Oxted & District History Society - Talk
Oxted & District History Society
 
 

From the Iron Age to the Cold War


At a recent meeting of the Oxted & District History Society, Bob Evans, former Tandridge District Council Director of Planning, gave an illustrated lecture on ‘Defensive Installations in Tandridge from the Iron Age to the Cold War’.


Tandridge’s topography has influenced the siting of defensive installations.  Both the Dry Hill Iron Age Fort in Dormansland and War Coppice in Caterham are on high, defensive sites.  The Norman Godstone Castle was built on the strategic crossroads at Godstone.  Bletchingley Castle and Starborough Castle, near Lingfield were destroyed respectively by troops loyal to Henry III and by Cromwell’s troops when the owners backed the losing sides.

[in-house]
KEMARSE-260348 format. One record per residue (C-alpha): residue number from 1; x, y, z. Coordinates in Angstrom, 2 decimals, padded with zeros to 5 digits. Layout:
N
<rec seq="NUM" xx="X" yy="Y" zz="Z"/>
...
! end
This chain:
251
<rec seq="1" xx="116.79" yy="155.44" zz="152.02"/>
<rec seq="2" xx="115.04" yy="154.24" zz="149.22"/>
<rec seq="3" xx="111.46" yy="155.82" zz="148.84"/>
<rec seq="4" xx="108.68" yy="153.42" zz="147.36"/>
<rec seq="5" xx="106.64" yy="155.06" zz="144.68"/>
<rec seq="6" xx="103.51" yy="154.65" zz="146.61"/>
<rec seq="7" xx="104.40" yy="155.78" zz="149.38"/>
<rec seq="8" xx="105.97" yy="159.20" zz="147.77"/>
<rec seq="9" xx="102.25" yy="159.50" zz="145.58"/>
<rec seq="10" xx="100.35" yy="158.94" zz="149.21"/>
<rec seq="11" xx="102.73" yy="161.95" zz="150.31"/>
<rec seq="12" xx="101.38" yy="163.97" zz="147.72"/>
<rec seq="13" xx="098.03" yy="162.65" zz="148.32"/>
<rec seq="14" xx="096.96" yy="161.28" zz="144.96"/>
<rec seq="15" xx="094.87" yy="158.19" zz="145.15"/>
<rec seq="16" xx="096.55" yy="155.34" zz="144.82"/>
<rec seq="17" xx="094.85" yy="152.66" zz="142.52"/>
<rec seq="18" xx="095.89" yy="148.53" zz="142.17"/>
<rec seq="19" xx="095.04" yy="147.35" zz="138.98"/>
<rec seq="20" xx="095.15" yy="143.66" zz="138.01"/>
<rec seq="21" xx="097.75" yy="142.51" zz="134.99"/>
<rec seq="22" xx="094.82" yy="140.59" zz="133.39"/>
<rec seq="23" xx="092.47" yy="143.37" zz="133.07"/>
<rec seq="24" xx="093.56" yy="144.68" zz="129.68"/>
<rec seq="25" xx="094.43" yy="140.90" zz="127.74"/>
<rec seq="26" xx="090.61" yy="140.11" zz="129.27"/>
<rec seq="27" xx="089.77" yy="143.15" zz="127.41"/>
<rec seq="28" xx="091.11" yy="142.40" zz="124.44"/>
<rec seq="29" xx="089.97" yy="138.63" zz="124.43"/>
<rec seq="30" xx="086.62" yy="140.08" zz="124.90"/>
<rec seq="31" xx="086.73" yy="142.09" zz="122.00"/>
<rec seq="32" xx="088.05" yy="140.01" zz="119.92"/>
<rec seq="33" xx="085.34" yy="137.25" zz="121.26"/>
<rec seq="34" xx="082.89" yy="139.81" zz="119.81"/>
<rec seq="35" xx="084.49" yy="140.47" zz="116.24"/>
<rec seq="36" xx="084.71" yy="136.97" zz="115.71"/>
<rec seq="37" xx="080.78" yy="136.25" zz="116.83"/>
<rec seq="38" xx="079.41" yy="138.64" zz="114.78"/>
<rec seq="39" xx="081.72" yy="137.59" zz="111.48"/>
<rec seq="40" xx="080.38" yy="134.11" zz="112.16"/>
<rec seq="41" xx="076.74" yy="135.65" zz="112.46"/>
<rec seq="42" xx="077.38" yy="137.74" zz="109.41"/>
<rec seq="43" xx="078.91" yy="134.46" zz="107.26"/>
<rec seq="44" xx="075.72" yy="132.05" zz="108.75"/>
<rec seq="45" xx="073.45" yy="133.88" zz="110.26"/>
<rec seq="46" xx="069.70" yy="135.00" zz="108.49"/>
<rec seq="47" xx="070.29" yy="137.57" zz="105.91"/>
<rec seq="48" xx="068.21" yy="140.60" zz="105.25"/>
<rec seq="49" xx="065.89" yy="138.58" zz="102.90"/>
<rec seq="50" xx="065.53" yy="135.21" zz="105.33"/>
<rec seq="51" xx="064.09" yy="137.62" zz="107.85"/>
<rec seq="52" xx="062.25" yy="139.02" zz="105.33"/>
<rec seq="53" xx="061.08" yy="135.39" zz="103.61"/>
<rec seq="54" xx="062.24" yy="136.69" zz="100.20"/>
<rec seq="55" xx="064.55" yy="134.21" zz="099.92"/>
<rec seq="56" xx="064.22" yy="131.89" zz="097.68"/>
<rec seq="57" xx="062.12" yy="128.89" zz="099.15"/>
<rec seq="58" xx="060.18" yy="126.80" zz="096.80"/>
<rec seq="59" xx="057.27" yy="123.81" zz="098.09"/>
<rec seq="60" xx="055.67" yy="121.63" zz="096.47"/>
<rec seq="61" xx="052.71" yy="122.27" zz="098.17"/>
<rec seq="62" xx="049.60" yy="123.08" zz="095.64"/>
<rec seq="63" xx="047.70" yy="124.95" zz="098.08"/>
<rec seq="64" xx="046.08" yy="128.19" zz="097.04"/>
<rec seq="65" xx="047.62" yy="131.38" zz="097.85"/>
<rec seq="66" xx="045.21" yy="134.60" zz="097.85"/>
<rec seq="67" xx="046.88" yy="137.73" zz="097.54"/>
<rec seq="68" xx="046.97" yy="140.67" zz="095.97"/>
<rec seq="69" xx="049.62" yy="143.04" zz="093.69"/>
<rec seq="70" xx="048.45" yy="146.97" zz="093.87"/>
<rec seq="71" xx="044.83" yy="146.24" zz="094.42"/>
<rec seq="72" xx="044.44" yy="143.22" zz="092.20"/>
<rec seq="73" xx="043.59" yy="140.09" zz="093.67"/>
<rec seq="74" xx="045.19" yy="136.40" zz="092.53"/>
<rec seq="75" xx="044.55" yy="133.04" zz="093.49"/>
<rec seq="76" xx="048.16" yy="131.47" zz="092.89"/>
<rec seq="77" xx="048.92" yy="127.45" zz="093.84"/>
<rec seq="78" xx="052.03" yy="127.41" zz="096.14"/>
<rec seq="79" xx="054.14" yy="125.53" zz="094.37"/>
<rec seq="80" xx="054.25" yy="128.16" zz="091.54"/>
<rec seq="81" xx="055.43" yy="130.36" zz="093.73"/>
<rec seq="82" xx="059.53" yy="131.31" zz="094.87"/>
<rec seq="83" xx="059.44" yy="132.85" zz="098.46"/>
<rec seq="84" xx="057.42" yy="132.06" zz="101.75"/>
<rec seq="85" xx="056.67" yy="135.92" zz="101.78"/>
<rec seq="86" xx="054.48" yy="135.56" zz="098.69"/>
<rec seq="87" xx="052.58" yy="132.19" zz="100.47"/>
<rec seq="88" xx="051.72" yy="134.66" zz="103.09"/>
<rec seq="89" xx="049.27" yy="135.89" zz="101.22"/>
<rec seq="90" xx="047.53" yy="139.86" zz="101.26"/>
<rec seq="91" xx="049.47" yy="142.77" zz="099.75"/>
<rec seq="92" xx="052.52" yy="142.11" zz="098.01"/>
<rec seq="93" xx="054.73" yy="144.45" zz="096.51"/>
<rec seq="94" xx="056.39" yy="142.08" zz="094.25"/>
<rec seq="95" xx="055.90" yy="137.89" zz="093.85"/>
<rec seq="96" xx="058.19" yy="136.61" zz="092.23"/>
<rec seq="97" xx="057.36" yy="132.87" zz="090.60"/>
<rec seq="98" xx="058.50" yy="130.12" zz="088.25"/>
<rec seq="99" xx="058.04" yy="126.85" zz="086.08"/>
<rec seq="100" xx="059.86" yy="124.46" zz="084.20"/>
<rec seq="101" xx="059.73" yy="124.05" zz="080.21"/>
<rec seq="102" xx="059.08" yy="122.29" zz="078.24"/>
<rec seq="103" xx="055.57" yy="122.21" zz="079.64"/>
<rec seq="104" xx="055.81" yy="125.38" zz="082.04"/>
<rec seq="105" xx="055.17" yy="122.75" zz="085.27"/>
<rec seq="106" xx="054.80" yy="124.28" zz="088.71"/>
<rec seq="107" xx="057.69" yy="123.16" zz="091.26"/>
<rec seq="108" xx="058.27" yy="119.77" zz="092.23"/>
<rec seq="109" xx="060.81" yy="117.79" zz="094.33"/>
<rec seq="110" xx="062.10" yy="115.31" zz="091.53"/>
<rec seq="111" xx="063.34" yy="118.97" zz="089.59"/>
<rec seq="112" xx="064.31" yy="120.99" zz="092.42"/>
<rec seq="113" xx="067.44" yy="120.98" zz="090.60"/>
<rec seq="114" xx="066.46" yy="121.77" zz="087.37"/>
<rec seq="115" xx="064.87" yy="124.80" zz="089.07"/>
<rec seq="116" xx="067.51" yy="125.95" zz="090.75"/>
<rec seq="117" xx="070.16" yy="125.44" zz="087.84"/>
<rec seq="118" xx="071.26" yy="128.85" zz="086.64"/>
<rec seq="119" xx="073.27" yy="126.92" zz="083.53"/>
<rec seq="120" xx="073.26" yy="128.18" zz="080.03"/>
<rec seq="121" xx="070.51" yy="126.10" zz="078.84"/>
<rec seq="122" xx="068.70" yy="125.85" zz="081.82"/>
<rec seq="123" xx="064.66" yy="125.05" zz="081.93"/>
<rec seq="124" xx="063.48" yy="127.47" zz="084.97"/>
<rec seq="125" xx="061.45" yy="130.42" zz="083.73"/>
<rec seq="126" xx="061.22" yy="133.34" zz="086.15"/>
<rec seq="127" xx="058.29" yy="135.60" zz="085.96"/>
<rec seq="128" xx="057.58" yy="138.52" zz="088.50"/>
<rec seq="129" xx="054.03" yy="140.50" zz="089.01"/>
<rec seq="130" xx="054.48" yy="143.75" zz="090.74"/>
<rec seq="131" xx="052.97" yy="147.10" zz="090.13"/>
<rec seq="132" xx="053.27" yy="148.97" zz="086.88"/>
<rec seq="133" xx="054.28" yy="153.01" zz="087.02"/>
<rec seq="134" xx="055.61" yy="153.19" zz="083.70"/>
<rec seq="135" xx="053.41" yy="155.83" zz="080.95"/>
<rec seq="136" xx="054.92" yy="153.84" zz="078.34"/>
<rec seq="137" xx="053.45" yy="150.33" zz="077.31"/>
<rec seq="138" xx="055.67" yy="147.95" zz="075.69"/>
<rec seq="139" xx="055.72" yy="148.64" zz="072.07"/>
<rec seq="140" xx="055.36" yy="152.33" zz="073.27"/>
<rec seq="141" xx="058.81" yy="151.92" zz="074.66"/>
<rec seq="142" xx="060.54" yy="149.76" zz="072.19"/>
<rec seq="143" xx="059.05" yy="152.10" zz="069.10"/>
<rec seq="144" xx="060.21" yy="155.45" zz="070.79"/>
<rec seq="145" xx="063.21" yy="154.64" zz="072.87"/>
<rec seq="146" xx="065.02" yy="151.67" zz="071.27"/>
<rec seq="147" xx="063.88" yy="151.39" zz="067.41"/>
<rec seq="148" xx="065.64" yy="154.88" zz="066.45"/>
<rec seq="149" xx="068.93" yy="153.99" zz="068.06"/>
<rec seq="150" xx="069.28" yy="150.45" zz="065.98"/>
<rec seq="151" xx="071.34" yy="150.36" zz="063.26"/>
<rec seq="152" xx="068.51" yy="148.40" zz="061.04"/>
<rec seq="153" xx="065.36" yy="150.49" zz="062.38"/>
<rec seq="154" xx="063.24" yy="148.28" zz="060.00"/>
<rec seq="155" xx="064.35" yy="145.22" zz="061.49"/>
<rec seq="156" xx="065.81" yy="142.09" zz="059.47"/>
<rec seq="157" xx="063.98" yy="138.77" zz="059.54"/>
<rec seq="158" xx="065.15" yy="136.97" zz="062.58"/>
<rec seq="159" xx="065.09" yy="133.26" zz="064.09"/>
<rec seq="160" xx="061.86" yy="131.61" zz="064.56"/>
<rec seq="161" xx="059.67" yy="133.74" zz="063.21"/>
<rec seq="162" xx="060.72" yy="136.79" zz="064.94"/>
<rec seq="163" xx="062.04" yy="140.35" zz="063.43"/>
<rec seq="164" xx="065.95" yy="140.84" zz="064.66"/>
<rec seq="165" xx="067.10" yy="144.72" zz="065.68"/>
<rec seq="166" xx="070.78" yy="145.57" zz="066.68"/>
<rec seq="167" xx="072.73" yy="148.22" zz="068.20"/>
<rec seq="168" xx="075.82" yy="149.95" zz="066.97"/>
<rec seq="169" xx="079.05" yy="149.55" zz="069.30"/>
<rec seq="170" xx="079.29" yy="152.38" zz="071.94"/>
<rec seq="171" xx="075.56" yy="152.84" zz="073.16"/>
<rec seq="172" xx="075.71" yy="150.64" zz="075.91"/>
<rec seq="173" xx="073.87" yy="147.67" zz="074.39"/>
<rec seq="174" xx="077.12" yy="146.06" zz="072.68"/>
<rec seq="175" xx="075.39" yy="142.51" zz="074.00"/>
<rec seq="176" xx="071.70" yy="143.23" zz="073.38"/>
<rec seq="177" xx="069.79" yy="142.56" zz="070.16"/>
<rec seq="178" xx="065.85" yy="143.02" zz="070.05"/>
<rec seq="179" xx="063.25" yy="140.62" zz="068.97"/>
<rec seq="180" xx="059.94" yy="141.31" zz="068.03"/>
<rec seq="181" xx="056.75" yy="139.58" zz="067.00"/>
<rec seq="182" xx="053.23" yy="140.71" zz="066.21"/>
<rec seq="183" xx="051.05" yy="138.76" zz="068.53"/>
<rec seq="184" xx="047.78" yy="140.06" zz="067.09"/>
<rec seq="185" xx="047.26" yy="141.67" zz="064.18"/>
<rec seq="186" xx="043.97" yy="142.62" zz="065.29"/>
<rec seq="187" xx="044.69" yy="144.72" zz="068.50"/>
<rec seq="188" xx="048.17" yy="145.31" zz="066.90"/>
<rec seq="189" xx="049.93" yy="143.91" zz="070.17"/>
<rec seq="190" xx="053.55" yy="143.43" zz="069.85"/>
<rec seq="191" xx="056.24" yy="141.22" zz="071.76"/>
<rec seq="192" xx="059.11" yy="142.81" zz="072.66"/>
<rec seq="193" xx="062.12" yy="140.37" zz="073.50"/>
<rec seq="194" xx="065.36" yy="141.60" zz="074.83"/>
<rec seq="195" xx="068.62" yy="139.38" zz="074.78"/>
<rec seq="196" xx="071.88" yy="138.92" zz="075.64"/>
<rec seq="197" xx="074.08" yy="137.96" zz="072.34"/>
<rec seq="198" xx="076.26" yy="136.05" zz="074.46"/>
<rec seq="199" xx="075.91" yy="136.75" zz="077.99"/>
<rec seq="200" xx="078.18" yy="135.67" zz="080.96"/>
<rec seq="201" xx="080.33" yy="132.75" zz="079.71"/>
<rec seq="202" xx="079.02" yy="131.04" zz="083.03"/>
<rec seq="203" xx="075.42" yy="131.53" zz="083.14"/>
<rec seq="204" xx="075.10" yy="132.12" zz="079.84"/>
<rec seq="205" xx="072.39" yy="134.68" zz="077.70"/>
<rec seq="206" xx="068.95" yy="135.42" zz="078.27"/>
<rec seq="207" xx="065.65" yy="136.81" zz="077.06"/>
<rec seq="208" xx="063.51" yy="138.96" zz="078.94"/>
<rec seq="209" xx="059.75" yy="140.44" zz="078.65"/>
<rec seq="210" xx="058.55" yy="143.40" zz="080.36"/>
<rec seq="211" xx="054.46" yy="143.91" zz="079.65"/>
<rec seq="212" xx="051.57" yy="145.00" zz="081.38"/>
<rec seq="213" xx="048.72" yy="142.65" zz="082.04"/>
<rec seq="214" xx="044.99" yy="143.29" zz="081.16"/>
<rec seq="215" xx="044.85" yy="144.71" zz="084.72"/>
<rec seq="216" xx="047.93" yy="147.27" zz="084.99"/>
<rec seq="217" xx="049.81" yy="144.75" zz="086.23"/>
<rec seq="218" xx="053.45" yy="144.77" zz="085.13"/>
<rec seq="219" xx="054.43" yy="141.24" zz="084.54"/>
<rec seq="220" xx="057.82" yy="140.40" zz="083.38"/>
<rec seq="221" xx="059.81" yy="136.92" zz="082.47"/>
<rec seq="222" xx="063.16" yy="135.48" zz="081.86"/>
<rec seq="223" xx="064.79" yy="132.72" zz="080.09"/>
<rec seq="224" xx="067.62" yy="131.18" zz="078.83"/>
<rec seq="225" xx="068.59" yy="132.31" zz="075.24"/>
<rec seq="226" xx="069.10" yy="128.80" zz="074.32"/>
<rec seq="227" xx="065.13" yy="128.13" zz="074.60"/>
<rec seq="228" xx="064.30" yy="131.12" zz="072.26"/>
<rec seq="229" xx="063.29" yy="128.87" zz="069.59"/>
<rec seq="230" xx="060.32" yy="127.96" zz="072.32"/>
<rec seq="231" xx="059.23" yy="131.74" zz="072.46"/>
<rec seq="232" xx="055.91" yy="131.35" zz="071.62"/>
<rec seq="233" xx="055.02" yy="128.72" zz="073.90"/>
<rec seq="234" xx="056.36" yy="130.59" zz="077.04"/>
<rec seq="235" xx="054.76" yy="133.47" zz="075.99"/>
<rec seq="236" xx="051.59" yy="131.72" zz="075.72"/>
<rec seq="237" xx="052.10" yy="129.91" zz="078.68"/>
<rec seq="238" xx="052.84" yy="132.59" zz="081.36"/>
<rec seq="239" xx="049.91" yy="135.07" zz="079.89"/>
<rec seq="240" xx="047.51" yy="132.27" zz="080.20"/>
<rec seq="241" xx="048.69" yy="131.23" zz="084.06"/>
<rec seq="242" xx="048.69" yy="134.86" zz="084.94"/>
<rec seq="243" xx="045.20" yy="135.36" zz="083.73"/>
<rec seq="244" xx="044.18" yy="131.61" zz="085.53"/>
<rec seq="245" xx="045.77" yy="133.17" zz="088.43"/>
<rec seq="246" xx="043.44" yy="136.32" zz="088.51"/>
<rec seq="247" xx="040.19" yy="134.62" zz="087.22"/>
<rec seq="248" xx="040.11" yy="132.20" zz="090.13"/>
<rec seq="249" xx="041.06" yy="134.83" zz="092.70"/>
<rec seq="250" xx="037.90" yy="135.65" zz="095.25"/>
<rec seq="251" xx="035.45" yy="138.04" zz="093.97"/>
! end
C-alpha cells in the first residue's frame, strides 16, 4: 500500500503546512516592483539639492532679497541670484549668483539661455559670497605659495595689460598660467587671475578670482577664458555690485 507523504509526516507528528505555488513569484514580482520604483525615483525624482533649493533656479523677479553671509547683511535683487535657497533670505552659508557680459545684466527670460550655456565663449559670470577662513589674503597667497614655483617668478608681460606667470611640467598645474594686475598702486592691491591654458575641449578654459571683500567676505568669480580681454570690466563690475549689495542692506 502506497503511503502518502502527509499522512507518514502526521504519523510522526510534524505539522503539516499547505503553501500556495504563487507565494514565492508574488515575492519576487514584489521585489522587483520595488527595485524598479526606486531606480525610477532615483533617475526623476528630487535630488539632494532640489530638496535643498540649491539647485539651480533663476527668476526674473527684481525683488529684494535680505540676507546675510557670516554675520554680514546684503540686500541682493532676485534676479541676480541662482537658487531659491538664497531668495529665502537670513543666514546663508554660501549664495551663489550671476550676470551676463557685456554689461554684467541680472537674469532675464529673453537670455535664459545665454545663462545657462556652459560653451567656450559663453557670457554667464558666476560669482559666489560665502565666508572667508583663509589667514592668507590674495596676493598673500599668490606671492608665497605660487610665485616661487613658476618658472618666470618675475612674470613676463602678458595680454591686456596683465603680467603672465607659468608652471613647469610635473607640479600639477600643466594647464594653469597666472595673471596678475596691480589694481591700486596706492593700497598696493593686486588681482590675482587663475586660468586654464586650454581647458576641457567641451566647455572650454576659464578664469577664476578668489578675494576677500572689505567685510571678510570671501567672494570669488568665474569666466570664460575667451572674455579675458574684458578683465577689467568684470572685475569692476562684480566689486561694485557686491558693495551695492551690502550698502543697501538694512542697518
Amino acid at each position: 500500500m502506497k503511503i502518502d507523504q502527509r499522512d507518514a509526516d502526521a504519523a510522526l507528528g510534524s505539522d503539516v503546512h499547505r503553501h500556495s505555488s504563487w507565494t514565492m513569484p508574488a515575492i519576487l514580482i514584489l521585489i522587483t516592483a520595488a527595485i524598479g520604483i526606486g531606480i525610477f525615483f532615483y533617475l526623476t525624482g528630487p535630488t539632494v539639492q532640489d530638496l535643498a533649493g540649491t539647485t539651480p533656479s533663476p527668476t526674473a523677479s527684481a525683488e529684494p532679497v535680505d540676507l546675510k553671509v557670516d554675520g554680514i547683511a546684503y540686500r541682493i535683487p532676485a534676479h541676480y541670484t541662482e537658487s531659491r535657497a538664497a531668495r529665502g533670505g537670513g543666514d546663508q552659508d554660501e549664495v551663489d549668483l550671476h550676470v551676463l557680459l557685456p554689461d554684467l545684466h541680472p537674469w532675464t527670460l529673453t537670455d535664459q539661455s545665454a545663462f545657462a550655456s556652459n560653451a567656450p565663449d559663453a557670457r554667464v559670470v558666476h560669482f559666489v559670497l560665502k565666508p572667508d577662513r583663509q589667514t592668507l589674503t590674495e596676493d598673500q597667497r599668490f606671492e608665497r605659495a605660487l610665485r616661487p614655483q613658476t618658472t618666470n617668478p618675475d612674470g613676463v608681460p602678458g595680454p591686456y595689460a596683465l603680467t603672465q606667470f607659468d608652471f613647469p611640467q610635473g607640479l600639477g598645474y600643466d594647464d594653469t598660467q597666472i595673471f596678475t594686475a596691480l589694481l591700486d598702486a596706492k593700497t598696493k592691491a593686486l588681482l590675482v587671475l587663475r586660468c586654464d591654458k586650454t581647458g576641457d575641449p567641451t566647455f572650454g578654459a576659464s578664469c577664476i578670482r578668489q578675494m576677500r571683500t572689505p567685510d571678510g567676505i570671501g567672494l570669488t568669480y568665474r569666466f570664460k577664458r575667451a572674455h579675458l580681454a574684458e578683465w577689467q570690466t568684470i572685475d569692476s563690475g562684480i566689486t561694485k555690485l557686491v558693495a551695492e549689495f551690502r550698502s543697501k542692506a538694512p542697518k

Woldingham Fort and Pilgrim Fort in Caterham were Victorian defensive installations, built when the main external threat was thought to be France.  Caterham Barracks dated from the 1870s and the recently demolished Drill Hall in Caterham was a recruiting centre in World War I.  Woldingham Garden Village was used as a base for Canadian soldiers in World War I and for Czech Intelligence in World War II. Among many other sites were Kenley Aerodrome, used throughout World War II and later but there were also airfields at Horne, Newchapel and Lingfield.


 

Defensive Installations in Tandridge District by Bob Evans